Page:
Saturday Surprises at SW19
Published June 27, 2009 06:02
LONDON, UK - The first big upsets rocked the women's singles draw of The Championships on Saturday, as Svetlana Kuznetsova and Jelena Jankovic were both bundled out of the tournament in the third round by up-and-comers.
Jankovic, who was seeded No.6, was the first of the Top 10 pair to go, losing to Melanie Oudin - ranked No.124 in the world and a qualifier into the main draw. Jankovic saved set points in the first set before taking it in a tie-break, then looked to be headed to a fairly tight two set win as the pair was tied at 5-5 in the second set; but Oudin, who had never even defeated a Top 20 player before, hung tough to beat the world No.6 and collect her first career Top 10 win.
"I had so many chances in the first set so I knew I was right there with her. I just had to keep going and keep fighting, and eventually I pulled through in the end," Oudin, just 17 years old, said. "I just tried to think she was any other player and this was any other match and I was at any other tournament, not that I was on the biggest stage at Wimbledon and playing my first Top 10 player."
Kuznetsova, the No.5 seed and new French Open champion, saved a slew of match points as she rallied from 5-2 down in the second set but eventually fell to Germany's Sabine Lisicki anyway, 62 75. Lisicki has had success against the Top 10 previously however, this being her third career Top 10 win.
"I just kept fighting. I missed some opportunities at 5-4, but I managed to serve well at 5-5 to go up 6-5, and I just fought to finish up the match," Lisicki said. "I guess it happens. You're nervous. It's the first time I'm in the second week, and I just kept telling myself, 'You have nothing to lose. Just go for your shots.' That's what I did in the end. It turned out to be good."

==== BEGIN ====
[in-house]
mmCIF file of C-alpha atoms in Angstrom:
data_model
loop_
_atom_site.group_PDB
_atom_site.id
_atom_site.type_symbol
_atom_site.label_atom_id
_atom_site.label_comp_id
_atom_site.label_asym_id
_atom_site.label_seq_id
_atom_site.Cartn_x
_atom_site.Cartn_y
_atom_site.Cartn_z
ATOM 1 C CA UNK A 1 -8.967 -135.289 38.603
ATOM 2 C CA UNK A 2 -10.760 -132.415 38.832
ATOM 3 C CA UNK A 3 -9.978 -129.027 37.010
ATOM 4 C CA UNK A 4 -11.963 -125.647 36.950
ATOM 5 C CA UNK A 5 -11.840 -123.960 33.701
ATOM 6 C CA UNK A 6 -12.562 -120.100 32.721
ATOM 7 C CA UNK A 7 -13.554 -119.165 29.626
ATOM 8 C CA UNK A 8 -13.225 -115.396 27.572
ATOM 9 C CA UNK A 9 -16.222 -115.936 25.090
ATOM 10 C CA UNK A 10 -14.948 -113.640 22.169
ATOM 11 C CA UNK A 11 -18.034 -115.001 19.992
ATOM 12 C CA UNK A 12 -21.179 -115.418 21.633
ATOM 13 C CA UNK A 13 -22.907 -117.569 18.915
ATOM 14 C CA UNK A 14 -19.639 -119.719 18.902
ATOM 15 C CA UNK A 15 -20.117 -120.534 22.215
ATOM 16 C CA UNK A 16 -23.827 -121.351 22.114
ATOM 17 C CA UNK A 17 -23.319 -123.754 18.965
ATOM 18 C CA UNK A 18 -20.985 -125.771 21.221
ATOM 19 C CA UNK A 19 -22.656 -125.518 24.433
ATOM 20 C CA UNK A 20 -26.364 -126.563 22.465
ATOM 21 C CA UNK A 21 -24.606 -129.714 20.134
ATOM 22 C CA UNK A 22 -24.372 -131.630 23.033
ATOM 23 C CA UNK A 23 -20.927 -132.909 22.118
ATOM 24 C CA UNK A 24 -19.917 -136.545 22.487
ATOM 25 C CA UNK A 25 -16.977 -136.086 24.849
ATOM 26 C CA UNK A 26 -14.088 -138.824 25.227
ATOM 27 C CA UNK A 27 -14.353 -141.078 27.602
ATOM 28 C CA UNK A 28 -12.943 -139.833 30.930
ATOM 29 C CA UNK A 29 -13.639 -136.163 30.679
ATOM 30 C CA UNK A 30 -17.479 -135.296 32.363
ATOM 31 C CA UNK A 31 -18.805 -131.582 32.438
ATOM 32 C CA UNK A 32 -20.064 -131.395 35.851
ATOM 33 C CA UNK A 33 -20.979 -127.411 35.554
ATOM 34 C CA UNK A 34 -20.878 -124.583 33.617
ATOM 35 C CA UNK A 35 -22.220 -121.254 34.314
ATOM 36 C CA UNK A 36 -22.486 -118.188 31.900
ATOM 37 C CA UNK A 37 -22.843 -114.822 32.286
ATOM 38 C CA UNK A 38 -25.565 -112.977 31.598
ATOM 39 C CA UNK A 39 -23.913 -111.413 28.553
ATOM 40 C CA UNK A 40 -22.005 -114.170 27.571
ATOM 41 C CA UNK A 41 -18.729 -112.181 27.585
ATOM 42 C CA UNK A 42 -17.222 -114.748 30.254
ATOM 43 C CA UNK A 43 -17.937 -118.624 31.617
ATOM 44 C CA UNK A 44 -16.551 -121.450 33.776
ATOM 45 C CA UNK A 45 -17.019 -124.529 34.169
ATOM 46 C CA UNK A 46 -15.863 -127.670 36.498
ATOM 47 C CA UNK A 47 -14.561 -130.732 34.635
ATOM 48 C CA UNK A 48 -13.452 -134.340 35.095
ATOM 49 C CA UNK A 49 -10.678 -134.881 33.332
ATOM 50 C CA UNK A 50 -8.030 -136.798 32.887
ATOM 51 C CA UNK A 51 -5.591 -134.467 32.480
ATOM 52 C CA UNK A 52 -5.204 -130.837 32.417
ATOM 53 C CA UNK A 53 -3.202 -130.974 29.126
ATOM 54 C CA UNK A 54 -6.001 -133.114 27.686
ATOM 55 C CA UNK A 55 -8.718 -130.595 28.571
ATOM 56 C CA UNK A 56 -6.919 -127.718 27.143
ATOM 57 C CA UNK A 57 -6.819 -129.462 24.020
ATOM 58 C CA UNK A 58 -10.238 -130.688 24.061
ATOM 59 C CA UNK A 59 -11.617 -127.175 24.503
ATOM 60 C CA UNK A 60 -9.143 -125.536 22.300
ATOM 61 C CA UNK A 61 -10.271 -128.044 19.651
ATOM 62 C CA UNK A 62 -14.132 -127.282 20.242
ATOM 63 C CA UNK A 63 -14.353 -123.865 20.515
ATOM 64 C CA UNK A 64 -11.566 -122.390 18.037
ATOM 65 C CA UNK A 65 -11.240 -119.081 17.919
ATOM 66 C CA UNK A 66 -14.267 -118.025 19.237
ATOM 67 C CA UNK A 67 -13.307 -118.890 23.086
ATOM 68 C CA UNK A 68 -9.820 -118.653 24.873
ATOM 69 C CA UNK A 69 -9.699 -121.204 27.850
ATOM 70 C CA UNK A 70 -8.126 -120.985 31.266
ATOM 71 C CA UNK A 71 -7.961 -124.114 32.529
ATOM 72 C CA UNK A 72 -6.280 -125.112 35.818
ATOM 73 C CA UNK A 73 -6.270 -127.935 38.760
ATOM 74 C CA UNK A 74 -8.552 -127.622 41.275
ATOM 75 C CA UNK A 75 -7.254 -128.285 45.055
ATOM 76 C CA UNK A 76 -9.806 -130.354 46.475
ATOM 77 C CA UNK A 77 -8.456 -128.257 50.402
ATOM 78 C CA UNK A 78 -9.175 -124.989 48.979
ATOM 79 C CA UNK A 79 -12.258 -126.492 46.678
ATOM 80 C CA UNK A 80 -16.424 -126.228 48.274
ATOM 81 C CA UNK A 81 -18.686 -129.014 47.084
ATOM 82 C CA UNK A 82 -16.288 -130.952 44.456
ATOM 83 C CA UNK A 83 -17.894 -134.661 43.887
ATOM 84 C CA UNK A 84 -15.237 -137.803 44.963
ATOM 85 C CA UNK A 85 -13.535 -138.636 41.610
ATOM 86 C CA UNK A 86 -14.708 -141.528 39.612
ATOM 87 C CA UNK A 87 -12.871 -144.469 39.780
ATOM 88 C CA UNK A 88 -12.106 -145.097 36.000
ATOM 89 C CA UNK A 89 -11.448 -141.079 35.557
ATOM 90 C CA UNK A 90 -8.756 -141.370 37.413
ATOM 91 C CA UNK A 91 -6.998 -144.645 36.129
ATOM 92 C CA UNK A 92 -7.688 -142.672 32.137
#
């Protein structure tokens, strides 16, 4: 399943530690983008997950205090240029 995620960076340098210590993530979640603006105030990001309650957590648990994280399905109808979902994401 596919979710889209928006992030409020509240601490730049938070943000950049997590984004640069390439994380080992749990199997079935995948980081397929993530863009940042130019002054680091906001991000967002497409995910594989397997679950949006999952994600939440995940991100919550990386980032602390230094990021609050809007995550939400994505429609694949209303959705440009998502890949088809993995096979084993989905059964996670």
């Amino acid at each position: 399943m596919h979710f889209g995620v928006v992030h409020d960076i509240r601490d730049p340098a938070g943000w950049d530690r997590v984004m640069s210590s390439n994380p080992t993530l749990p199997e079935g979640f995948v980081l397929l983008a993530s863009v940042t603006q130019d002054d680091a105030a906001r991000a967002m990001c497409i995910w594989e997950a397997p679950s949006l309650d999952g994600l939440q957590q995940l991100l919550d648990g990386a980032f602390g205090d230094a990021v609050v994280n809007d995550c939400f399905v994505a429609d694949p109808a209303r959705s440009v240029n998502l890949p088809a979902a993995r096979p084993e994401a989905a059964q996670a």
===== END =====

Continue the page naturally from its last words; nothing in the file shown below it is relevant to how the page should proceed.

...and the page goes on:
Five-time Wimbledon champion and No.3 seed Venus Williams had no trouble in her match, avenging a dramatic Australian Open loss earlier this year to Carla Suárez Navarro by beating her handily, 60 64. Williams lost to her in the second round in Melbourne; 21 winners made sure that was history.
"It was completely different circumstances today. In Australia, I had a lot of opportunities but didn't take advantage of them. Today I realized it wasn't the same match, and I was determined to really run away with it," Williams said. "In the end it got closer, but I love to have the opportunity to serve matches out, so I was pretty glad to get that break. I'm happy with how things turned out."
There were no surprises in the other matches, as world No.1 and top seed Dinara Safina survived a tight first set then rolled past Kirsten Flipkens, 75 61; No.9 seed Caroline Wozniacki beat No.20 seed Anabel Medina Garrigues, 62 62; No.11 seed Agnieszka Radwanska closed out No.19 seed Li Na, 64 75; No.13 seed Ana Ivanovic beat No.18 seed Samantha Stosur, 75 62; and No.17 seed Amélie Mauresmo, the champion here in 2006, beat No.15 seed Flavia Pennetta, 75 63, wrapping up third round play at The Championships.
Sunday is the traditional day off at Wimbledon. All eight fourth round matches will be played at the All-England Club on Monday.